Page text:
Negative sentiment surrounding the company has been focused on their potential need for an imminent capital raise. While I would acknowledge that the company may very well have a need for additional financing, I believe they have two options: 1) raise additional funds today in case production ramps more slowly than expected and the company's liquidity situation diminishes more rapidly than anticipated or 2) continue to focus on debottlenecking the production process at Mountain Pass and, once capacity has ramped up, look to negotiate additional financing on better terms. I believe the latter is the better course of action, especially considering the fact that the current issue with the process is a known and fixable problem. Negotiating financing from a position of relative strength is much more appealing than begging for additional funds at the peak of negative criticism.
Molymet is a Chilean company that works in the treatment and processing of molybdenum and related products and is currently the largest shareholder of Molycorp's common stock. With a 19.1-percent ownership stake (46,700,700 shares), Molymet has a deep and vested interest in the success of Molycorp. While this is pure speculation, I would have a hard time believing that Molymet, if the situation at Molycorp continues to improve, would not be an ally in an additional capital raise or financing program. Molymet's balance sheet, despite the negative affect Molycorp's falling stock price has had to date, remains stable and their core business remains strong.
There was positive news on the Chinese policy front last week as Chinese authorities announced that the current export tariff being applied to rare earth materials is going to be a moving to a resource tariff. This subtle change will have a two major impacts. First, it will force local Chinese buyers to pay the same price as their offshore counterparts-effectively leveling the playing field. Second, the broader application of the tariff will raise the overall price of production, supporting current average selling prices and potentially a price increase in coming months.
In addition, Chinese ministers are contemplating issuing environmental-compliance certificates for rare-earth exports. If implemented, the plan would curb illegal and excessive mining - reducing the overall supply of rare earth materials and helping to balance the supply/demand dynamic. It will also require Chinese producers to adhere to more onerous environmental standards which, in addition to the increased tariff application, will raise the overall price of production.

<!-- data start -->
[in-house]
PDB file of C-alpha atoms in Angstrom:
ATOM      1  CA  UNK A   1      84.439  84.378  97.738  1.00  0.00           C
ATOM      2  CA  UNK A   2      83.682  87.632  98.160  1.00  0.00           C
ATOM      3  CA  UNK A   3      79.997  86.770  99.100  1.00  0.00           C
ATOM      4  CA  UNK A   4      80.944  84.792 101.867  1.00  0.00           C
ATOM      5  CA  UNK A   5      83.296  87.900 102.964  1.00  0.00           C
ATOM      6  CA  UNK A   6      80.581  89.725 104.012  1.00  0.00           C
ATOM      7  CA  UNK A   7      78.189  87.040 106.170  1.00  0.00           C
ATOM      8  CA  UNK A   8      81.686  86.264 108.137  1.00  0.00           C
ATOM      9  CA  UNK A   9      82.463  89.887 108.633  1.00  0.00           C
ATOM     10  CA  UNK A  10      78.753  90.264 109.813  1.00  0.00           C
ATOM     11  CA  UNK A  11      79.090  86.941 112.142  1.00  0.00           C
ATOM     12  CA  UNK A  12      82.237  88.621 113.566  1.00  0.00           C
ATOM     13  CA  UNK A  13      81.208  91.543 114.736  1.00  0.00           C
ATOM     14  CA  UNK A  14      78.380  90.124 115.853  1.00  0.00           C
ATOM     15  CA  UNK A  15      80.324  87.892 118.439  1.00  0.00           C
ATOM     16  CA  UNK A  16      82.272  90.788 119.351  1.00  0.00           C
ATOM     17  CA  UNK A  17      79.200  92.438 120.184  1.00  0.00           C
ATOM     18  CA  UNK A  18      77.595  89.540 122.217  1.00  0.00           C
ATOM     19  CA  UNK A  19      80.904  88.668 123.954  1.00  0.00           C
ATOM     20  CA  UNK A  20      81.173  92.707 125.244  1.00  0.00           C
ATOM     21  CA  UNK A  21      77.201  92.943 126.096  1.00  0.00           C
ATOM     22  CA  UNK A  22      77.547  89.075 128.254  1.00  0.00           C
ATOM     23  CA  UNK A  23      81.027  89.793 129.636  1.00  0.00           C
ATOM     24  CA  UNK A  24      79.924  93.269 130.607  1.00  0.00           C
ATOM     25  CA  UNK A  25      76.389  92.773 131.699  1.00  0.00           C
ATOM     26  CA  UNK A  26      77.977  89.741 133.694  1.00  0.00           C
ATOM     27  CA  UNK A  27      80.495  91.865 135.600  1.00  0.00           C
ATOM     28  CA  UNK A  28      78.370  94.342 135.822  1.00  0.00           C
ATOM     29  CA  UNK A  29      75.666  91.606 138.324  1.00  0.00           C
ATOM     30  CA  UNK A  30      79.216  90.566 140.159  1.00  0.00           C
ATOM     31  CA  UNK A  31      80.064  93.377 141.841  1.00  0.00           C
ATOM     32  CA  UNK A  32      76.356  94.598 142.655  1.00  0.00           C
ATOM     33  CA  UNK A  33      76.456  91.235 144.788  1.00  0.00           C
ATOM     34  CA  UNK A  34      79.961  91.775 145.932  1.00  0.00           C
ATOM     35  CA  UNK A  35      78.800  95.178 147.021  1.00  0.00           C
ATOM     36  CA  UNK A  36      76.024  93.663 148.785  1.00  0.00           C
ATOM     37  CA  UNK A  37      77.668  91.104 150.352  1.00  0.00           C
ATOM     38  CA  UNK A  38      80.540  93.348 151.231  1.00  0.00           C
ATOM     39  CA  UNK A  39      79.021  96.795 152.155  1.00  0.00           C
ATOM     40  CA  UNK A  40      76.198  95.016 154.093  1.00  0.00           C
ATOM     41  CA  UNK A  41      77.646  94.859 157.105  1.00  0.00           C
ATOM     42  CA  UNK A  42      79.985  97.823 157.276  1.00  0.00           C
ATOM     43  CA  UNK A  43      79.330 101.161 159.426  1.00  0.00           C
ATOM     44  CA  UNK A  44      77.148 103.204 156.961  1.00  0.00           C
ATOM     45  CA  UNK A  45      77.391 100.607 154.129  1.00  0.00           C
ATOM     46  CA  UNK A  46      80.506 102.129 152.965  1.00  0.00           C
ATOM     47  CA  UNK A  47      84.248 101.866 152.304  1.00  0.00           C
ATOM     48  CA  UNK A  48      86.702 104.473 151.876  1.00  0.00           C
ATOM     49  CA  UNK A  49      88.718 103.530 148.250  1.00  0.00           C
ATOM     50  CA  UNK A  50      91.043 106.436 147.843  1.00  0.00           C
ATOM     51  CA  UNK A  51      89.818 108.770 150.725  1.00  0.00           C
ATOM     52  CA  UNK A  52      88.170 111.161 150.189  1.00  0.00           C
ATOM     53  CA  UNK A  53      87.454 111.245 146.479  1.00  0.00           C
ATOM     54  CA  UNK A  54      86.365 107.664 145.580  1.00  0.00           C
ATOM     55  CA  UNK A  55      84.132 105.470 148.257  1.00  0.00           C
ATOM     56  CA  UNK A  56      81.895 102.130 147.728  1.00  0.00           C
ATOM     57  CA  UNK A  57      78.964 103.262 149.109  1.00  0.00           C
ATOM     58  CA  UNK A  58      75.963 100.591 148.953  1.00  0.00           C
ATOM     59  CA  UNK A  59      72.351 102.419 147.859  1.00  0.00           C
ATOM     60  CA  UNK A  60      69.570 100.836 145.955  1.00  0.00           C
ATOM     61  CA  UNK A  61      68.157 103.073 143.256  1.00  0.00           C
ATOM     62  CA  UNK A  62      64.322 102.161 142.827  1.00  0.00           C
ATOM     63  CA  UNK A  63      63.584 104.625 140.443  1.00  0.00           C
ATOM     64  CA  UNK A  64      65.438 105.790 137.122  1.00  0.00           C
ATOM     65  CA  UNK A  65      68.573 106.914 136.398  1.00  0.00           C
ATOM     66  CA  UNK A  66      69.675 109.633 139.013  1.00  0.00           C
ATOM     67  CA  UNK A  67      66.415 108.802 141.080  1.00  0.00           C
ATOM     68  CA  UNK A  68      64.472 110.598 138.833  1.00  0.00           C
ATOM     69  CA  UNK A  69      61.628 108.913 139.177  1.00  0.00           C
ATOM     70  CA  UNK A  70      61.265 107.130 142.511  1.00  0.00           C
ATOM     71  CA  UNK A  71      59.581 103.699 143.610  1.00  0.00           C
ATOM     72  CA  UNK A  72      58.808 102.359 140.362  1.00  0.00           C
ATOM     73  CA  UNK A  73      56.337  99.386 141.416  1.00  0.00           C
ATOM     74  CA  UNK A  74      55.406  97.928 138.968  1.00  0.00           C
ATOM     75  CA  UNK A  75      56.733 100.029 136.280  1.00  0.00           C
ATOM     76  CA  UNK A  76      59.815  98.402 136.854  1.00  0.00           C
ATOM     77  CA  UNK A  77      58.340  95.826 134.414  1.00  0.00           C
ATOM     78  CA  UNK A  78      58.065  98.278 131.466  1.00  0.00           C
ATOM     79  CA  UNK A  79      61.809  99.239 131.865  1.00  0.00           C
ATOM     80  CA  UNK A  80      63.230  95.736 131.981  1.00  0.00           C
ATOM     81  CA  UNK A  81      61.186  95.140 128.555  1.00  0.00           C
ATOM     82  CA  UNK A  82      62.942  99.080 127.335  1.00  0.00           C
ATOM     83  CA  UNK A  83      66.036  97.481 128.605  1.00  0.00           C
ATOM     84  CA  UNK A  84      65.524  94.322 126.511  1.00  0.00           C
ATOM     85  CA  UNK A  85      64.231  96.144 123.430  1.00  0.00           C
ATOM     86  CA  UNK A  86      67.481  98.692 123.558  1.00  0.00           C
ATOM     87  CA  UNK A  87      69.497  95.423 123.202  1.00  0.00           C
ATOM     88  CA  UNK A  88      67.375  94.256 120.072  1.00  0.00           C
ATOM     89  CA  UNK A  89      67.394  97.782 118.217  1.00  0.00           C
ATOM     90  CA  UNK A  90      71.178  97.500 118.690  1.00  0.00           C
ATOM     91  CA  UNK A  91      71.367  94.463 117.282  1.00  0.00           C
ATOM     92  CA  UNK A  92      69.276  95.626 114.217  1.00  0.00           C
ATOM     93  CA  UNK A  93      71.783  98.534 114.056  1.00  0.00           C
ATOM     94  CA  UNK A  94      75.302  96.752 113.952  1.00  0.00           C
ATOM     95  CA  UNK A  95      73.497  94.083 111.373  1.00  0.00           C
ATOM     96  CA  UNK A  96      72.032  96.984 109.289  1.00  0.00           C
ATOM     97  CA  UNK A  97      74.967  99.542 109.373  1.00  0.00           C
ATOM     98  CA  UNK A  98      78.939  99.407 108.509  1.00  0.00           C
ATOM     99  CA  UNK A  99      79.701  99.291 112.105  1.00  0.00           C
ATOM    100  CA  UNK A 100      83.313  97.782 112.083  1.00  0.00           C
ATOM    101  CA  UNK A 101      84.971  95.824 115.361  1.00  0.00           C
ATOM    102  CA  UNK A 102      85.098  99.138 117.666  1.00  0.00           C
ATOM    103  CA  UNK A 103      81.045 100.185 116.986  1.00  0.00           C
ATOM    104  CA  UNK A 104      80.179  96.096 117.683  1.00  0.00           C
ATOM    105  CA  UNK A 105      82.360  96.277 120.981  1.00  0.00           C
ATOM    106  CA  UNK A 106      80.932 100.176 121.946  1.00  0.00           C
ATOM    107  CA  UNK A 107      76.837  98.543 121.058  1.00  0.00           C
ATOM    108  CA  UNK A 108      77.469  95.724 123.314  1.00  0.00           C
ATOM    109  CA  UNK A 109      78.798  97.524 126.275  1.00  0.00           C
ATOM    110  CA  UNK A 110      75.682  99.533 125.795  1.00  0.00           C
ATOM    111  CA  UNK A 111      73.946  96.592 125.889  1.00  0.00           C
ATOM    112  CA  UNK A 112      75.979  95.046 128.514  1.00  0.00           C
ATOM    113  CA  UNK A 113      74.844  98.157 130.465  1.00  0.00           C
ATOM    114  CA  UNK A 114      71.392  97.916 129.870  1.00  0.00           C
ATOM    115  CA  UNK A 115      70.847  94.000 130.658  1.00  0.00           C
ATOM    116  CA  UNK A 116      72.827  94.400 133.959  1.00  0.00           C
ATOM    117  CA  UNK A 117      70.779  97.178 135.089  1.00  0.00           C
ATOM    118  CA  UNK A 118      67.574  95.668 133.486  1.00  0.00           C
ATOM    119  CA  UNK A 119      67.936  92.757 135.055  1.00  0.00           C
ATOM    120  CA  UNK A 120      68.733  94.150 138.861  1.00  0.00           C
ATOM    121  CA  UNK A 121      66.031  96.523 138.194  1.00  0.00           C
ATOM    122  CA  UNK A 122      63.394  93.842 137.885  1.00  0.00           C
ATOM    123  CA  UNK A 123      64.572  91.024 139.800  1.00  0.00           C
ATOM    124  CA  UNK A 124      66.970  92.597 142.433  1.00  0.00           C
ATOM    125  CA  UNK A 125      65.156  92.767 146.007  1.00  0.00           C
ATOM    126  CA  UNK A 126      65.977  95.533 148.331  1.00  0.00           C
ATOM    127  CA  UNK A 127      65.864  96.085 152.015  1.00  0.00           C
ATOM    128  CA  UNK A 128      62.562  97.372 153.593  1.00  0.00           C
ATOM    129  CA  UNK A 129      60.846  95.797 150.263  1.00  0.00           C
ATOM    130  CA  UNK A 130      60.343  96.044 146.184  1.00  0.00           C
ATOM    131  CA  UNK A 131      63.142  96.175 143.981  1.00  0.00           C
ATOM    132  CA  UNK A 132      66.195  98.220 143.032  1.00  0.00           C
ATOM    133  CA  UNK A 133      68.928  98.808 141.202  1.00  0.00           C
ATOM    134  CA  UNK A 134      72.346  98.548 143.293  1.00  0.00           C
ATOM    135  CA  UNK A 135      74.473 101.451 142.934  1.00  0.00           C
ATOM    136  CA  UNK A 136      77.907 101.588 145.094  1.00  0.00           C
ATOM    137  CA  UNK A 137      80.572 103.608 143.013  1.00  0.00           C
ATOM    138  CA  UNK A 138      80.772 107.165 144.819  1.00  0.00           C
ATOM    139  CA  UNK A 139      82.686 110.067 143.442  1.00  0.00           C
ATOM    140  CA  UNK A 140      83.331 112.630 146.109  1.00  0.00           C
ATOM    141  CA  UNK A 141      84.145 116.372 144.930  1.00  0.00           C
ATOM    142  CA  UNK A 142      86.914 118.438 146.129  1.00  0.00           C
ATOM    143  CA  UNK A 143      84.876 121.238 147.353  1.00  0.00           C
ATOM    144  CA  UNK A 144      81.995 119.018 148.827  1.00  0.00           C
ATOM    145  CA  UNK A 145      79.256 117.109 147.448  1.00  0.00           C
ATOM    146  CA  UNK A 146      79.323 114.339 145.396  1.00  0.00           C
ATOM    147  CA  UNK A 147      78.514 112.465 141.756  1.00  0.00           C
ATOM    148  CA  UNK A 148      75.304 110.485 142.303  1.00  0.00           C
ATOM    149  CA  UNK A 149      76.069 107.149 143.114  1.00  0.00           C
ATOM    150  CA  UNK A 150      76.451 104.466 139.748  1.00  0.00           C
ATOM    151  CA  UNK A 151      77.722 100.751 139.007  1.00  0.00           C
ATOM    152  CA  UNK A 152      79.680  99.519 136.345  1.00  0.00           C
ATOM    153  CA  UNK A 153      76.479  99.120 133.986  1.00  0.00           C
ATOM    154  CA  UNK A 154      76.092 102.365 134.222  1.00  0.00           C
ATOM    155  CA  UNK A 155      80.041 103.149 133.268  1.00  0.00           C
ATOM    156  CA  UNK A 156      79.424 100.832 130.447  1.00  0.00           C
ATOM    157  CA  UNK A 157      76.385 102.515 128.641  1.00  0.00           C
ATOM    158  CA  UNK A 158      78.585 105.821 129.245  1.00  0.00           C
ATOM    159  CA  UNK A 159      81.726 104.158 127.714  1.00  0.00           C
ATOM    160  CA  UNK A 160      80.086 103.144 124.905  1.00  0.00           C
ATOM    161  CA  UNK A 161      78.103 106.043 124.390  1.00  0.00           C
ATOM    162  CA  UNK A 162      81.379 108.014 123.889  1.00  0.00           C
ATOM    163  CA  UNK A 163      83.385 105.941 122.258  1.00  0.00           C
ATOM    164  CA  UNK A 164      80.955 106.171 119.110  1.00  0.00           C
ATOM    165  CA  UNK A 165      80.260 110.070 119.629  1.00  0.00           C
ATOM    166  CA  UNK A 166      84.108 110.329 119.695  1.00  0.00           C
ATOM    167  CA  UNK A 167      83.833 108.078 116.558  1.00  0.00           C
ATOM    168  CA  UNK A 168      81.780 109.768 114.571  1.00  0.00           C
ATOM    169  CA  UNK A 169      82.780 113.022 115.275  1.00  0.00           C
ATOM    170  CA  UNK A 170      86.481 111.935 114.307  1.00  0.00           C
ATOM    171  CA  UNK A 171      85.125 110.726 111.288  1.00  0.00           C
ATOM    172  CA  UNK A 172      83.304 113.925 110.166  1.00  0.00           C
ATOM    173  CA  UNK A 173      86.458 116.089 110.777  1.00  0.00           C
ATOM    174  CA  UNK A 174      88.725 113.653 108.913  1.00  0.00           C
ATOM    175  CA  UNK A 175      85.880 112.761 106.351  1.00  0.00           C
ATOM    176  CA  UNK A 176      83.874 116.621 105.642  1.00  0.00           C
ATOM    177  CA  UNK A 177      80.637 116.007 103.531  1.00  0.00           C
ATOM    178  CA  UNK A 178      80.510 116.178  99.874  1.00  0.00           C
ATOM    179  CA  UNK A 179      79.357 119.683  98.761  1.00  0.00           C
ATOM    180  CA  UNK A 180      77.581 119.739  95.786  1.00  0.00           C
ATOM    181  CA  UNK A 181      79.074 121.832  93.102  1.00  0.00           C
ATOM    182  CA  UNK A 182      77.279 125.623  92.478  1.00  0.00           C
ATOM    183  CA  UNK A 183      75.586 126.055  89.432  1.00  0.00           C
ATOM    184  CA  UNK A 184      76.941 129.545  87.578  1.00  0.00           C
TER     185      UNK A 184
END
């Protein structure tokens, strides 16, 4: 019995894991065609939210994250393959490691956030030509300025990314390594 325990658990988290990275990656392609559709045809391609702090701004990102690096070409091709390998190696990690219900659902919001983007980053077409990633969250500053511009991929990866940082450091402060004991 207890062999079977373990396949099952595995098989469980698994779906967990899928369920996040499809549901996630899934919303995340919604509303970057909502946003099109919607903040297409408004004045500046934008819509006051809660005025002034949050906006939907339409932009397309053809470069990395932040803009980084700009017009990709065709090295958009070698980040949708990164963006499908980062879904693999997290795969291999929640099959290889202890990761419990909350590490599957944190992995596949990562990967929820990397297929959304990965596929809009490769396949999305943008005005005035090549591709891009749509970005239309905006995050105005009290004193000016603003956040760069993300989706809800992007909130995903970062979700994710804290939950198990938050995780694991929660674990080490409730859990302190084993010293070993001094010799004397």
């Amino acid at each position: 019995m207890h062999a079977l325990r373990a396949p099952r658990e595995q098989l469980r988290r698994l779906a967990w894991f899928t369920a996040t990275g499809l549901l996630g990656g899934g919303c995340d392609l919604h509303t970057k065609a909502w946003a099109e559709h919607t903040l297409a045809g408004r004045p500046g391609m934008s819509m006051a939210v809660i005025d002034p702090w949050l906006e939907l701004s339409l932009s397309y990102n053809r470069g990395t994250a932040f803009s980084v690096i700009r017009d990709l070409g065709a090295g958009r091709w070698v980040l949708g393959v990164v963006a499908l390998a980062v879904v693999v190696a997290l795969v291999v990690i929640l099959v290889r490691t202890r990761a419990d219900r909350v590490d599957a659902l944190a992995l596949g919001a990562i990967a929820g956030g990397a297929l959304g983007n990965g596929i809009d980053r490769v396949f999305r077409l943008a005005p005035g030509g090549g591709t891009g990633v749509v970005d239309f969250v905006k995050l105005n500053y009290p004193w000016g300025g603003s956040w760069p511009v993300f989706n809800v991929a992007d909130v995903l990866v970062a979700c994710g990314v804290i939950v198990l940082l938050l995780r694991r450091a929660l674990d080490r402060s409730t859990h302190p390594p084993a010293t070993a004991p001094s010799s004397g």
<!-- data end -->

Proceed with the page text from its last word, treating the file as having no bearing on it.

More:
Along with Molycorp and Chinese suppliers, Lynas is a major player in the rare earth mining business. However, their financial condition has deteriorated much faster than Molycorp's. In addition, the Malaysian government is under tremendous pressure to downgrade or withdraw their energy subsidy. Lynas has been left in a situation in which there's zero room for error. They are currently micro-marketing all company statistics in an effort to support their stock price. In the short run, a Lynas bankruptcy would probably be screened as a negative for Molycorp from a sentiment perspective, but would most likely be a net positive in the long term from an industry/supply standpoint.
Molycorp is a company that has built a facility that, when completed and streamlined, will be the most advanced and environmentally friendly rare-earth extraction process in the world and positions Molycorp to be, or very nearly be, the world's low-cost producer. Management is acutely focused on ramping up throughput by decreasing costly bottlenecks within the Mountain Pass facility. The improving month-over-month production trend highlights the success of their efforts. Demand growth for rare earths is being driven by the increased adoption of new technologies (clean energy, energy-efficient lighting, hybrid vehicles, battery technologies, etc.), which is a trend that should persist and accelerate well into the future. In addition, the company operates in a strategically important industry for the U.S. Defense Department and continues to fully integrate all of its operations.
Molycorp's cash burn and debottlenecking process must continue to be closely monitored. There is no doubt that the company is in a compromising financial situation, but to steal a quote from Warren Buffet: "The best thing that happens to us is when a great company gets into temporary trouble … We want to buy them when they're on the operating table." I believe Molycorp is going to successfully pull through this operation and emerge as the low-cost producer of a product that has returned to high demand, in an industry that has consolidated suppliers.
Disclosure: The author is long MCP. The author wrote this article themselves, and it expresses their own opinions. The author is not receiving compensation for it. The author has no business relationship with any company whose stock is mentioned in this article.